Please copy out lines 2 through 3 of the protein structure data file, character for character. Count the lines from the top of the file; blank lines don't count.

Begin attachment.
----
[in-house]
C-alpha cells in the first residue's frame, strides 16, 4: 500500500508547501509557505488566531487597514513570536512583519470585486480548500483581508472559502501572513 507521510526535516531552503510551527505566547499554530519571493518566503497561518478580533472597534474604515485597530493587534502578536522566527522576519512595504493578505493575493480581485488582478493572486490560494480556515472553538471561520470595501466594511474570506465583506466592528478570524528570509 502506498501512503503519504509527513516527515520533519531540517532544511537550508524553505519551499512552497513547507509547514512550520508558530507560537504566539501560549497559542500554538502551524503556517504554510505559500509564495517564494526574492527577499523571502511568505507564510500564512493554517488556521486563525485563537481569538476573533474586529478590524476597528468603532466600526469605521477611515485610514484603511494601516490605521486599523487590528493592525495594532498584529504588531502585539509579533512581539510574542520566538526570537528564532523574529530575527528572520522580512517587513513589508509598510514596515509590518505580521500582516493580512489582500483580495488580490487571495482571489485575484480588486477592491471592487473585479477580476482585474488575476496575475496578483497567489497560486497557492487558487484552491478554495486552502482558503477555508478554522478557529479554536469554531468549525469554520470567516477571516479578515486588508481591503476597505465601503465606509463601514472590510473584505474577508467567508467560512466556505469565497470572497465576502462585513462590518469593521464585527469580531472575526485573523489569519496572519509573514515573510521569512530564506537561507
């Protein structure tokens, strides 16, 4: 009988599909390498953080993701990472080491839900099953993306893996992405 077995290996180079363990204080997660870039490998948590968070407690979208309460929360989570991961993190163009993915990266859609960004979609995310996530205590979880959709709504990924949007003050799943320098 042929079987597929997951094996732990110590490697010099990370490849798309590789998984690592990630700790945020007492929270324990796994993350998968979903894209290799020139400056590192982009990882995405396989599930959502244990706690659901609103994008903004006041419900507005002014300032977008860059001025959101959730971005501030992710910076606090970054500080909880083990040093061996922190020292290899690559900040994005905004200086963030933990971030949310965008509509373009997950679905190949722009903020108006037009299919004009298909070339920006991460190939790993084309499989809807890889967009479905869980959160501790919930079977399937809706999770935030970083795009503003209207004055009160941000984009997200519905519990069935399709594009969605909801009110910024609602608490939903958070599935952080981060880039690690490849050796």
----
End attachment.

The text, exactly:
C-alpha cells in the first residue's frame, strides 16, 4: 500500500508547501509557505488566531487597514513570536512583519470585486480548500483581508472559502501572513 507521510526535516531552503510551527505566547499554530519571493518566503497561518478580533472597534474604515485597530493587534502578536522566527522576519512595504493578505493575493480581485488582478493572486490560494480556515472553538471561520470595501466594511474570506465583506466592528478570524528570509 502506498501512503503519504509527513516527515520533519531540517532544511537550508524553505519551499512552497513547507509547514512550520508558530507560537504566539501560549497559542500554538502551524503556517504554510505559500509564495517564494526574492527577499523571502511568505507564510500564512493554517488556521486563525485563537481569538476573533474586529478590524476597528468603532466600526469605521477611515485610514484603511494601516490605521486599523487590528493592525495594532498584529504588531502585539509579533512581539510574542520566538526570537528564532523574529530575527528572520522580512517587513513589508509598510514596515509590518505580521500582516493580512489582500483580495488580490487571495482571489485575484480588486477592491471592487473585479477580476482585474488575476496575475496578483497567489497560486497557492487558487484552491478554495486552502482558503477555508478554522478557529479554536469554531468549525469554520470567516477571516479578515486588508481591503476597505465601503465606509463601514472590510473584505474577508467567508467560512466556505469565497470572497465576502462585513462590518469593521464585527469580531472575526485573523489569519496572519509573514515573510521569512530564506537561507
């Protein structure tokens, strides 16, 4: 009988599909390498953080993701990472080491839900099953993306893996992405 077995290996180079363990204080997660870039490998948590968070407690979208309460929360989570991961993190163009993915990266859609960004979609995310996530205590979880959709709504990924949007003050799943320098 042929079987597929997951094996732990110590490697010099990370490849798309590789998984690592990630700790945020007492929270324990796994993350998968979903894209290799020139400056590192982009990882995405396989599930959502244990706690659901609103994008903004006041419900507005002014300032977008860059001025959101959730971005501030992710910076606090970054500080909880083990040093061996922190020292290899690559900040994005905004200086963030933990971030949310965008509509373009997950679905190949722009903020108006037009299919004009298909070339920006991460190939790993084309499989809807890889967009479905869980959160501790919930079977399937809706999770935030970083795009503003209207004055009160941000984009997200519905519990069935399709594009969605909801009110910024609602608490939903958070599935952080981060880039690690490849050796």